Fed Chair Yellen Post FOMC Focuses on Normalization

  • Rate hike dependant on data not the calendar
  • Normalization process has begun
  • Short term rate and funds rate is part of normalization

What seems to be a trend after Bank of Canada governor Stephen Poloz gave a speech yesterday that read like central Banking 101 the Chair of the US Federal Reserve Janet Yellen stressed that the twin mandates of the central bank are full employment and inflation. Market watchers are well aware of how monetary policy works under normal conditions. Chair Yellen and her team want to communicate that the Fed is ready to get back to “normal” after the events of the crisis and the aftermath of the recession.

Chair Yellen stated that the effects of the credit crisis still impact US growth. The Federal Funds rate will probably reach what the Fed members consider normal by the end of 2017.
Those hikes are contingent on economic outlook. Positive growth can accelerate the pace of hikes to reach normal levels, while disappointing economic figures could put a hold the process.

Fed’s Balance Sheet
It is the intention of the Fed to reduce holdings in a gradual and transparent manner. The Fed’s balance sheet needs to come down. No Asset Backed Securities are part of normalization at the moment. Timing and size will be communicated as part of the process. The goal of the Fed is to hold treasuries needed to maintain monetary policy.

The question and answer period with Chair Yellen 30 minutes after the FOMC statement gave some insight into the Fed’s thinking. Yellen spoke about the use of “considerable time” as again it was deemed appropriate to communicate the timing of the rate hikes.

Considerable Time
Chair Yellen wants it to be understood that this is not calendar based guidance. There cannot be a mechanical interpretation to the phrase as the Federal Reserve wants to maintain the flexibility to adjust their policy as needed, and not be bound by their own statements that might not be appropriate to the situation at hand as new data or situations appear.

The slow pace of wage increases relates to unemployment slack. This is the aftermath of the financial crisis. The economy faced headwinds in recovery. Growth has been positive, but it is slow relative to non-crisis periods. Unemployment rate is still significantly above normal in the long run.

Vice Chair Fisher and President Plosser were the two dissenters on current policy. Yellen addressed their dissent as natural when asked about it. They both have been clear that they expect a faster schedule for rate hikes. The Fed Chair believes is it normal to have a range of opinions that they have communicated with clarity.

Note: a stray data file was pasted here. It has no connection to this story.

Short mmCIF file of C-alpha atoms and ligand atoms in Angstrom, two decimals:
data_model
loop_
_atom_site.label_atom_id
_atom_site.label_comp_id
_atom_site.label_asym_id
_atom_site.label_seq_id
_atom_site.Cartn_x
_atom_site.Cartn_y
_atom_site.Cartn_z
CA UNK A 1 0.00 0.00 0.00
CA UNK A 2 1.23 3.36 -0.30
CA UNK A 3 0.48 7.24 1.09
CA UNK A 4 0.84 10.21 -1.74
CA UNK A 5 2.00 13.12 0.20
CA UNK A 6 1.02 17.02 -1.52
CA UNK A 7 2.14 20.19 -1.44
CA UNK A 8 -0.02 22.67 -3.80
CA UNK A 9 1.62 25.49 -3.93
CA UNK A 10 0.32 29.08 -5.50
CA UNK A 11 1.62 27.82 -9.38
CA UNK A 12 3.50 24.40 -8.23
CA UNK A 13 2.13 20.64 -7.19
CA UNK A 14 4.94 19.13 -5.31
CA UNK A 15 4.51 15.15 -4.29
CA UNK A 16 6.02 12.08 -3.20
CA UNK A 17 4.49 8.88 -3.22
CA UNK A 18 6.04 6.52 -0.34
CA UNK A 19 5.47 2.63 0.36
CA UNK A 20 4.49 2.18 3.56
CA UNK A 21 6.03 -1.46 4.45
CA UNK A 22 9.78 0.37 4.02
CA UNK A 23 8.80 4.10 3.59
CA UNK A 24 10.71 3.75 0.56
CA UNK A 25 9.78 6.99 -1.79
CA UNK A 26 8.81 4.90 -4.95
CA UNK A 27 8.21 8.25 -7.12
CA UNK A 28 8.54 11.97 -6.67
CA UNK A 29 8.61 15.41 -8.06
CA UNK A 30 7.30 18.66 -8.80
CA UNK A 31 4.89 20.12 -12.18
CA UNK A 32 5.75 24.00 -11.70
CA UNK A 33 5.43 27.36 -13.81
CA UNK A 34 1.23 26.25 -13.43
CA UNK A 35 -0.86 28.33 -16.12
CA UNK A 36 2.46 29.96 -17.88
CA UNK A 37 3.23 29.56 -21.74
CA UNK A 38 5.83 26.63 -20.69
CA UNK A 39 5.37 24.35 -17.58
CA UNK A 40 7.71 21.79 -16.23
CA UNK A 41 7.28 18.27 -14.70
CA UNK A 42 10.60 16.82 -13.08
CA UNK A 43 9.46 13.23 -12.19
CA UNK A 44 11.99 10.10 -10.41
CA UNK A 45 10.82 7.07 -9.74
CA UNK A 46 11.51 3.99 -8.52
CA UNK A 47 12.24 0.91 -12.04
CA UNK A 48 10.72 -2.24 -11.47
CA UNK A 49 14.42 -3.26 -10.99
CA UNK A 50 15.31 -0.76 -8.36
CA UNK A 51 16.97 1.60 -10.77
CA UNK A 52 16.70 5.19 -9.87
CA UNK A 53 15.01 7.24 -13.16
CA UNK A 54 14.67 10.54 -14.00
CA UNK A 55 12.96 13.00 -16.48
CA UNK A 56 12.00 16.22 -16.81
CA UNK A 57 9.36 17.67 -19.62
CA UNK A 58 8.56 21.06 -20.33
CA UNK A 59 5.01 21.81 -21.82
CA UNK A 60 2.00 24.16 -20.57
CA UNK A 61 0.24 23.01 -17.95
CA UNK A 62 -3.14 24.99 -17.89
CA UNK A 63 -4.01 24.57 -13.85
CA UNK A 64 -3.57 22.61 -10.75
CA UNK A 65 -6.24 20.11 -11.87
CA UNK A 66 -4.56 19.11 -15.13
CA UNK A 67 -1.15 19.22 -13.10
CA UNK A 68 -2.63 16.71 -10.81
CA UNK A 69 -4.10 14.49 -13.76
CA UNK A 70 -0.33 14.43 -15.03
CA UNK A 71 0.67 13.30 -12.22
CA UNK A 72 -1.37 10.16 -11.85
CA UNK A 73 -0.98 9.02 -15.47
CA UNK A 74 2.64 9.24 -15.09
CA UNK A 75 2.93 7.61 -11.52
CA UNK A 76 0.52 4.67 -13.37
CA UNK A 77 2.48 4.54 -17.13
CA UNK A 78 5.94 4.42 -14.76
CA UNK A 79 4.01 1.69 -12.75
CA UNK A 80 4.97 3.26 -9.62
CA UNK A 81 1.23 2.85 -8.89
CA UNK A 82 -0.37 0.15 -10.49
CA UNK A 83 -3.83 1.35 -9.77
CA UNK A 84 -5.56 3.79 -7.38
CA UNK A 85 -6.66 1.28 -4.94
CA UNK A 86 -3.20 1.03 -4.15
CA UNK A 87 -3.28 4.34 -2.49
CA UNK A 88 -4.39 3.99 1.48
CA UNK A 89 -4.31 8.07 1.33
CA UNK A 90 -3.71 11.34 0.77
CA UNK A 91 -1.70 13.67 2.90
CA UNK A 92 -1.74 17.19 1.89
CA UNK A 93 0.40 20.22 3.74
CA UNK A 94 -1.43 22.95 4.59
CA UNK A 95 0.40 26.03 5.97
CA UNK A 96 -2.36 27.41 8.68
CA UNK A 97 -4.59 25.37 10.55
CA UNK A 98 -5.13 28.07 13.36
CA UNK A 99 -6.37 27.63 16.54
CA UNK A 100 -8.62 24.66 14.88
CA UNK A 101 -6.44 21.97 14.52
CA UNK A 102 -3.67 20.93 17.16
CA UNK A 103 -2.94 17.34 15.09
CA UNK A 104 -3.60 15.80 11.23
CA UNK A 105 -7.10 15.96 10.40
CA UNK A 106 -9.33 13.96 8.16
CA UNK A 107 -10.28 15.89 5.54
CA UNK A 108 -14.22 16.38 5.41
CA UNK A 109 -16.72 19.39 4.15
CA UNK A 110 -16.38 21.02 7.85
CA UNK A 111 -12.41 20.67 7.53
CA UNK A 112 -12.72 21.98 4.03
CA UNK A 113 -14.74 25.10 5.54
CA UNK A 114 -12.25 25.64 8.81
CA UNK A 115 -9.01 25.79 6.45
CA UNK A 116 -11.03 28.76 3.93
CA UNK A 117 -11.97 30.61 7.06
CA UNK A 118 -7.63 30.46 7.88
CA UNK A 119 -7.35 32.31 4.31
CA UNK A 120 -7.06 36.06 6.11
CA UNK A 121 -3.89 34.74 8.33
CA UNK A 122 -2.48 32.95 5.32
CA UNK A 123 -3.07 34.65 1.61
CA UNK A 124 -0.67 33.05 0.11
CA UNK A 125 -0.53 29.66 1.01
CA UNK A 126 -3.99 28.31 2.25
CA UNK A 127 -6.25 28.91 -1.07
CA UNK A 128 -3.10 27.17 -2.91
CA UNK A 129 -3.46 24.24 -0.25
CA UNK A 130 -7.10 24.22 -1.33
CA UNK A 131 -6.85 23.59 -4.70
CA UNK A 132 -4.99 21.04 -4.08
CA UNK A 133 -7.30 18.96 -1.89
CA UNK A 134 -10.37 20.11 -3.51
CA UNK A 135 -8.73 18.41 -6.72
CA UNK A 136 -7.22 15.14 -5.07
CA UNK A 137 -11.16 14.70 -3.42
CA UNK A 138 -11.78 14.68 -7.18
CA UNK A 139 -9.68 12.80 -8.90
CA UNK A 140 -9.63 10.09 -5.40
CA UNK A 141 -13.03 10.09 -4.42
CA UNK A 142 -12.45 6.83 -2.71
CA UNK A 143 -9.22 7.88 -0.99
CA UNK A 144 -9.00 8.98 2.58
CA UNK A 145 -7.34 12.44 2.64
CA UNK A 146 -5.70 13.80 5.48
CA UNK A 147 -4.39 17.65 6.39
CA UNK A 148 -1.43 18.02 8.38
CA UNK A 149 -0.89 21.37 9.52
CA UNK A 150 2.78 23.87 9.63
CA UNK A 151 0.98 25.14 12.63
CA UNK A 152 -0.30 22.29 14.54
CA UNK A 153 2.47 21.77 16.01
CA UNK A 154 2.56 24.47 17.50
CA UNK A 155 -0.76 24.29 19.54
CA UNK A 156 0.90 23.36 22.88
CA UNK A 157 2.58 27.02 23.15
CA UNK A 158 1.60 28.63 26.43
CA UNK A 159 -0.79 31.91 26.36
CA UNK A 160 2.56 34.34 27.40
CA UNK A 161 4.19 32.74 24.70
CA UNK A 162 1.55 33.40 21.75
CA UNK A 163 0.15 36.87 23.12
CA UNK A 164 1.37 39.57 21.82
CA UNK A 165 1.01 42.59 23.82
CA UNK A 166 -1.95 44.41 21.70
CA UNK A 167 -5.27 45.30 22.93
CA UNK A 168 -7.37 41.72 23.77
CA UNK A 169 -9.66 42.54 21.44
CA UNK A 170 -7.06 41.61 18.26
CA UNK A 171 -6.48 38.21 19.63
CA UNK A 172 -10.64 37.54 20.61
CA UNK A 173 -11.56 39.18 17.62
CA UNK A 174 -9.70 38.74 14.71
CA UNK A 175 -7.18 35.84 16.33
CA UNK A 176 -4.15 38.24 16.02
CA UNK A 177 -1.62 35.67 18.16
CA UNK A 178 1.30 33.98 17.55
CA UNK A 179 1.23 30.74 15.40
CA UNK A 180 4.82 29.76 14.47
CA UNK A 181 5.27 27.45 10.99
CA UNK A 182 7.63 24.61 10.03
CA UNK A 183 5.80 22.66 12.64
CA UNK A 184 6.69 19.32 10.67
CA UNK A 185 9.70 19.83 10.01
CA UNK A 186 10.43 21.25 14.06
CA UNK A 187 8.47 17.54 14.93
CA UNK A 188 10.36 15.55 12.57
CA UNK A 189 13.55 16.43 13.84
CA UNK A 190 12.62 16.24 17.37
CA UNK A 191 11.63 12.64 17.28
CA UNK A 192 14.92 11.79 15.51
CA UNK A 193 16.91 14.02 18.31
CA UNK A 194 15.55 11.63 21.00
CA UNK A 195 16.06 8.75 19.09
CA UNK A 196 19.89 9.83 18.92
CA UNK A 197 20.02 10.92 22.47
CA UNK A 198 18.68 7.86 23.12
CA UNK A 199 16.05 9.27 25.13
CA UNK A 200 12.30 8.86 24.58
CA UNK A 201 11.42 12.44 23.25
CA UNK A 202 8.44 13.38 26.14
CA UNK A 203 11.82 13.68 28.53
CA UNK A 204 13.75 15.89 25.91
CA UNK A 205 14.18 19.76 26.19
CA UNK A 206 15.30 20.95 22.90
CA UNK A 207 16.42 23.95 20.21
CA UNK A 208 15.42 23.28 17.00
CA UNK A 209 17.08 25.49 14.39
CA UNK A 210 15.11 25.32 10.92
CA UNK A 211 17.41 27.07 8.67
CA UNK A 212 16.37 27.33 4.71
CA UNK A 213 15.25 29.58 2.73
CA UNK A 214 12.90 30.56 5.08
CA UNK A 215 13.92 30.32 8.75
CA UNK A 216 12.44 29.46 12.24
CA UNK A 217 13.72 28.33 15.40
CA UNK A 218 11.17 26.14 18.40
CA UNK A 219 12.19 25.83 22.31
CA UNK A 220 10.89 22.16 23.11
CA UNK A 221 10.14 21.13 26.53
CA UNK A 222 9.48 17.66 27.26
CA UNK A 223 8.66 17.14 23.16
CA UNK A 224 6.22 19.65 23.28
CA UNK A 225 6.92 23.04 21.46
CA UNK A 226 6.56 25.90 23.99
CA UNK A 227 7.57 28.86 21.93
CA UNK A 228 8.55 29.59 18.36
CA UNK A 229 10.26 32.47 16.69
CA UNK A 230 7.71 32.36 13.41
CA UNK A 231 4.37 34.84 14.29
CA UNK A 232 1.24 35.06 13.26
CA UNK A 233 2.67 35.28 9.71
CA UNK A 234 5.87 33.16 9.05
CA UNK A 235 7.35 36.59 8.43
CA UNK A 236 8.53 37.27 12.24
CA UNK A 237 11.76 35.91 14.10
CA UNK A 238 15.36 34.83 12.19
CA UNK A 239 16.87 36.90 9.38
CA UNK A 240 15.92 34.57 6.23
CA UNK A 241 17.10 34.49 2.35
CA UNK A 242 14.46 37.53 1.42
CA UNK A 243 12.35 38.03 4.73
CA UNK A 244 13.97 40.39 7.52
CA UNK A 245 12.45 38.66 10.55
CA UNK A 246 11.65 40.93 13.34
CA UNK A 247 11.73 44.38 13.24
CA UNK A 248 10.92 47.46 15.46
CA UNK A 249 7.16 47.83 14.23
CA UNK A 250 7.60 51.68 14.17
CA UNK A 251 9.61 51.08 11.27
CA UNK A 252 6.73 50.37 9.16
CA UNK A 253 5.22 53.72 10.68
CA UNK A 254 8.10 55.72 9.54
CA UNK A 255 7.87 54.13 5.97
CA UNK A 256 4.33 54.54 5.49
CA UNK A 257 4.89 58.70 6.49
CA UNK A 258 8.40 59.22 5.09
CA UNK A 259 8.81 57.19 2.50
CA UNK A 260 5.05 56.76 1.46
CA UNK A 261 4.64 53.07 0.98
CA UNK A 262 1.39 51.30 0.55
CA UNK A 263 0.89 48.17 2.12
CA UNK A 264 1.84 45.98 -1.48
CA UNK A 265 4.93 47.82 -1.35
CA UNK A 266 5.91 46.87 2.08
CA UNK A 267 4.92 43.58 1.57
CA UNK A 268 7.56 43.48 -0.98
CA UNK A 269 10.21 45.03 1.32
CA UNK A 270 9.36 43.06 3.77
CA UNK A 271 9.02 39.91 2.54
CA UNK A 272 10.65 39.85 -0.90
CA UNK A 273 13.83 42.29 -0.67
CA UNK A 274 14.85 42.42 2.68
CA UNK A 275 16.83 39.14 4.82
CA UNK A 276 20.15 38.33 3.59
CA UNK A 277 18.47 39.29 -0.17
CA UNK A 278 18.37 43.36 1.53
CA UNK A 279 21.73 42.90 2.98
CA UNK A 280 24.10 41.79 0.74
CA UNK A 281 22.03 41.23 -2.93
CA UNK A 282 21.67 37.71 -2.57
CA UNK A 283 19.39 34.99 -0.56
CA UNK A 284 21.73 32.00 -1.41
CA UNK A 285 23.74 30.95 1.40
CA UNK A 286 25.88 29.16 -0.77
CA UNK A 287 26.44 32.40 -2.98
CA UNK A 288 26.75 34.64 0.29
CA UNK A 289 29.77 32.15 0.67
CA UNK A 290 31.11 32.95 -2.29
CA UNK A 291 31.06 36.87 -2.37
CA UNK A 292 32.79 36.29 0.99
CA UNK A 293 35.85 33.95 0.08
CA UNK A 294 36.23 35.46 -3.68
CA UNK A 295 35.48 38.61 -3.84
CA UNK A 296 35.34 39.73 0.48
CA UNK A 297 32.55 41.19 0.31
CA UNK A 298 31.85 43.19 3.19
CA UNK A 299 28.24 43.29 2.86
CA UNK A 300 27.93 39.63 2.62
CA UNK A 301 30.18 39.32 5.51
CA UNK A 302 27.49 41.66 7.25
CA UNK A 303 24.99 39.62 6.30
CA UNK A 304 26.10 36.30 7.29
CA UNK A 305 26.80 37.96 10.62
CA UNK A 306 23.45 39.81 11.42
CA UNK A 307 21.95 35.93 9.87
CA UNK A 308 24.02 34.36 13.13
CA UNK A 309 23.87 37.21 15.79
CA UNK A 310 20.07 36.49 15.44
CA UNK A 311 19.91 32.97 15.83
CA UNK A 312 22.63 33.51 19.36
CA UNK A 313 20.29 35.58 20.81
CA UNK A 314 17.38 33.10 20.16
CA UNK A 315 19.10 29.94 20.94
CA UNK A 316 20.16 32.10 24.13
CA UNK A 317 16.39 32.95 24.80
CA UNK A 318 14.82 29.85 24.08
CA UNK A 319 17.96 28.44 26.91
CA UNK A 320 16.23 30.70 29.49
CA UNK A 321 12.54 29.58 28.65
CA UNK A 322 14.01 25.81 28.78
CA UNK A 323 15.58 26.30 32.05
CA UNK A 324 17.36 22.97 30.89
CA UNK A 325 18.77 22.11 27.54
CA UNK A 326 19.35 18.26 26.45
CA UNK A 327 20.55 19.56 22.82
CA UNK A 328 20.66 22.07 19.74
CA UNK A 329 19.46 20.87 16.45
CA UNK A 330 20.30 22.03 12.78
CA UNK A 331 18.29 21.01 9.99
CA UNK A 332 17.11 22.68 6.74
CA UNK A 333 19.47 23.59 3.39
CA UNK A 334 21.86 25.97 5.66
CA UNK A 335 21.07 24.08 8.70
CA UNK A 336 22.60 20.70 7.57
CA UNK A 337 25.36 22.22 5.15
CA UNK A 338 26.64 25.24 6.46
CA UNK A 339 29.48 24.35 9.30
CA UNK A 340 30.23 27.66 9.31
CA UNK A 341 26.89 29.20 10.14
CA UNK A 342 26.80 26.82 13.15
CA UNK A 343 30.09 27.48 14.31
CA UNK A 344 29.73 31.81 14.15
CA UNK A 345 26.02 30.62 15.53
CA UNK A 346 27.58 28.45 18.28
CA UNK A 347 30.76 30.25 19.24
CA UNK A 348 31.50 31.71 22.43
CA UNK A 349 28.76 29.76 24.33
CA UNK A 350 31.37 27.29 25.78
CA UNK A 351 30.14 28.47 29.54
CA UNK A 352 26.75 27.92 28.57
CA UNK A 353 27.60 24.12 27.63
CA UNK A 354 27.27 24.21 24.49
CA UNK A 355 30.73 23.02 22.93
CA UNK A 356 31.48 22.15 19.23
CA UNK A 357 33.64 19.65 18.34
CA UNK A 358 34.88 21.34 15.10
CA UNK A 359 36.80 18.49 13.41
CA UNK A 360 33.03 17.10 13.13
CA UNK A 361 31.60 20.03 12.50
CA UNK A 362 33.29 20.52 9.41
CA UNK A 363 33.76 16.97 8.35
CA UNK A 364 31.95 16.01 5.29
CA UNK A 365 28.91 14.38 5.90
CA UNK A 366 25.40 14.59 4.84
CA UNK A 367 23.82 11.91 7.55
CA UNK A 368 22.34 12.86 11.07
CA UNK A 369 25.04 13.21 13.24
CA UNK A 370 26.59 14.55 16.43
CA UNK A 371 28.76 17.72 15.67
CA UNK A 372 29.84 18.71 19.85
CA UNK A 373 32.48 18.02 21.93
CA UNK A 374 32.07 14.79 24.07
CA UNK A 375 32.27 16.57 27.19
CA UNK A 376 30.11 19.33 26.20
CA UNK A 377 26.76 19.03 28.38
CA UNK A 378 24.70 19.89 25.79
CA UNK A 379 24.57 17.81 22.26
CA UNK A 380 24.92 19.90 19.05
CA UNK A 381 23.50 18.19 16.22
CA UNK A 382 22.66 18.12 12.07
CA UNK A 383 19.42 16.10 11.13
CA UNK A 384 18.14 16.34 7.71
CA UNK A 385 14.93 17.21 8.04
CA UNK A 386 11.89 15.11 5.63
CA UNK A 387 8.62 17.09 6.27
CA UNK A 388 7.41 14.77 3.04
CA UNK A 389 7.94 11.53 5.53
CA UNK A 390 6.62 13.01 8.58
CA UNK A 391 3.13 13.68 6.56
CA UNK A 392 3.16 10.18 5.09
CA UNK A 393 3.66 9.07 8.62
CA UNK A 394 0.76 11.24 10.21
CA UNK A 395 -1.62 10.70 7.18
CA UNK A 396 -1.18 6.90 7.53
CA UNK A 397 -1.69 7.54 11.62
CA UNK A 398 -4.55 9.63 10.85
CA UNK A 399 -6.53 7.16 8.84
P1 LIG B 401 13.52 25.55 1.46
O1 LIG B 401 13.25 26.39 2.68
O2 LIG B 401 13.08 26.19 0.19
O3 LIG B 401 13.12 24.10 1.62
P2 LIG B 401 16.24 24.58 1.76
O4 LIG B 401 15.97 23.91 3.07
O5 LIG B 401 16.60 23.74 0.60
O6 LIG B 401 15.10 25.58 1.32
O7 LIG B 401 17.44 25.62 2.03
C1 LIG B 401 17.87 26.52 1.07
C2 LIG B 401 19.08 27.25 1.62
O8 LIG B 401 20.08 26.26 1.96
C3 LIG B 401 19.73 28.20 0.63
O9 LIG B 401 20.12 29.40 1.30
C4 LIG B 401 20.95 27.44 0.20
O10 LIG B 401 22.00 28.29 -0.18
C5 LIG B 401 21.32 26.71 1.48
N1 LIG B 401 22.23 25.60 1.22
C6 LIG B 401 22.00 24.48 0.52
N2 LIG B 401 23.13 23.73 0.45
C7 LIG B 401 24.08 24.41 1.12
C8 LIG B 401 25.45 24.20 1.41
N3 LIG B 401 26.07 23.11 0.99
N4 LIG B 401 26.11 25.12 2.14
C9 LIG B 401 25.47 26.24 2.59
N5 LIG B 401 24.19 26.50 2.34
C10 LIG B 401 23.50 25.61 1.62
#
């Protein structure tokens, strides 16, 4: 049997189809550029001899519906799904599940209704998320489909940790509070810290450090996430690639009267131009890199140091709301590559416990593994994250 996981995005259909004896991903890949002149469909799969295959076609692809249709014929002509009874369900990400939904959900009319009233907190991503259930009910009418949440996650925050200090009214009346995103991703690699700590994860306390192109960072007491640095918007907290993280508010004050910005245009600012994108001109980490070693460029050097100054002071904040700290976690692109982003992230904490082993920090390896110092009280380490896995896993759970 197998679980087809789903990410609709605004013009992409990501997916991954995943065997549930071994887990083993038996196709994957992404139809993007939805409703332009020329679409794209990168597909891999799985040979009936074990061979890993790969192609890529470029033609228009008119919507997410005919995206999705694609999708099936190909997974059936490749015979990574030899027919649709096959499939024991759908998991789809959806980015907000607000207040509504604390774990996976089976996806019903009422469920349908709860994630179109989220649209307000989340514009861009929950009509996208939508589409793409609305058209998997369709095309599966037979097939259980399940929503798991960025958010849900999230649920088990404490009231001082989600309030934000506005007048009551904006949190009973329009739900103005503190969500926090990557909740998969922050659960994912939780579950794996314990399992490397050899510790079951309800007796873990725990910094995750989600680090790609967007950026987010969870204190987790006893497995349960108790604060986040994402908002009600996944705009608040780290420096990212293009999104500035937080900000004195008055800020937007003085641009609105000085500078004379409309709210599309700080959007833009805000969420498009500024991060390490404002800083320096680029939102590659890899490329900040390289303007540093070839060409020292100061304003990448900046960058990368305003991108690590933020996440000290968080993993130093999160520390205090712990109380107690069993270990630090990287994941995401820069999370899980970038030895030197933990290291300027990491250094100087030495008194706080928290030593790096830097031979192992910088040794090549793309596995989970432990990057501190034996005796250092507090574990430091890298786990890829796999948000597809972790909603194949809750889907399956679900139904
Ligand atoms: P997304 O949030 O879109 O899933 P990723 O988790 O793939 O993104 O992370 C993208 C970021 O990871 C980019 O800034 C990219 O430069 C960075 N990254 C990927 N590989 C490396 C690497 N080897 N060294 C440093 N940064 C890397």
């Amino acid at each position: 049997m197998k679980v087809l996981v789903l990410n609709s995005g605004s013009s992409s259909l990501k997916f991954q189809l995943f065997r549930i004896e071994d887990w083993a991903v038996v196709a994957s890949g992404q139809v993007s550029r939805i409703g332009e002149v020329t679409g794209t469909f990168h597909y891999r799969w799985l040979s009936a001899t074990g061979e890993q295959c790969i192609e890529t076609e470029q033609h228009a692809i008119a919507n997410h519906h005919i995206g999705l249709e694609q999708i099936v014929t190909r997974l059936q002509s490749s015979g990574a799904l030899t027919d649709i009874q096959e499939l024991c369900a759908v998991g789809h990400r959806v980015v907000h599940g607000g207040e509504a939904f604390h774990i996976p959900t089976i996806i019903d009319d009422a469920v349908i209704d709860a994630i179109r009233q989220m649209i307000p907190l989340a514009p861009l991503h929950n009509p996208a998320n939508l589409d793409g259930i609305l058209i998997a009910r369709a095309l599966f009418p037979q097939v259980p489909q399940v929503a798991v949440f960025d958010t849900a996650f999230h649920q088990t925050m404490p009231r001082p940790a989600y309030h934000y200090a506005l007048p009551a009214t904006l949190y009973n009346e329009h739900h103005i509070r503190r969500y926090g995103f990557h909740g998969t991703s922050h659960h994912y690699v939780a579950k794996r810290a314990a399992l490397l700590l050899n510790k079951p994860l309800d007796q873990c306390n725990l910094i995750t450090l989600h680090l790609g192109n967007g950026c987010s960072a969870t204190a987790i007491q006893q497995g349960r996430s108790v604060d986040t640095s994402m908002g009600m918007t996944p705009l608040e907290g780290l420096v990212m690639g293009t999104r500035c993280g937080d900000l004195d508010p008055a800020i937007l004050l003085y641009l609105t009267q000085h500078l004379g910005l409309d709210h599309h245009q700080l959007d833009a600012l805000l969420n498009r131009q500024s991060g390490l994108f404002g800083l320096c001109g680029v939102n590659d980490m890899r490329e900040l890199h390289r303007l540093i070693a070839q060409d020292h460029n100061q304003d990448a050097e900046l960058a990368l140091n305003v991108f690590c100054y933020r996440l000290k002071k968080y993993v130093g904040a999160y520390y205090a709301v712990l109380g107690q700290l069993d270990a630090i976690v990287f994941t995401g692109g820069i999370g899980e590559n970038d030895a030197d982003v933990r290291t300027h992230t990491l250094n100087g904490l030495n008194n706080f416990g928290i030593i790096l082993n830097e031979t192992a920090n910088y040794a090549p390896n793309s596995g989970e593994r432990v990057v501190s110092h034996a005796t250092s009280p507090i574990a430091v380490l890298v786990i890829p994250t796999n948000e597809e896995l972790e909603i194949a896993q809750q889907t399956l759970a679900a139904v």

The Fed Chair declined to comment on Scottish elections.

Yellen’s forecast
Given the rise of the dot plots as part of the Fed’s tool kit it was interesting to hear Chair Yellen’s answer to the question about her own forecast of rates. She said it is not the policy of the central bank to disclose the individual forecasts. This is currently under review by the Communication Committee headed by Vice Chair Fisher.


In a week that had Chinese growth outlook reduced as well as other major economies the market was focusing on the Fed for guidance. The Fed while maintaining the current language did increase the rate forecasts at the end of 2015. That move boosted the USD against all majors. The Scottish independence vote is next in the radar and the uncertainty around the outcome is also keeping the dollar bid.

This article is for general information purposes only. It is not investment advice or a solution to buy or sell securities. Opinions are the authors; not necessarily that of OANDA Corporation or any of its affiliates, subsidiaries, officers or directors. Leveraged trading is high risk and not suitable for all. You could lose all of your deposited funds.

Alfonso Esparza

Alfonso Esparza

Senior Currency Analyst at Market Pulse
Alfonso Esparza specializes in macro forex strategies for North American and major currency pairs. Upon joining OANDA in 2007, Alfonso Esparza established the MarketPulseFX blog and he has since written extensively about central banks and global economic and political trends. Alfonso has also worked as a professional currency trader focused on North America and emerging markets. He has been published by The MarketWatch, Reuters, the Wall Street Journal and The Globe and Mail, and he also appears regularly as a guest commentator on networks including Bloomberg and BNN. He holds a finance degree from the Monterrey Institute of Technology and Higher Education (ITESM) and an MBA with a specialization on financial engineering and marketing from the University of Toronto.
Alfonso Esparza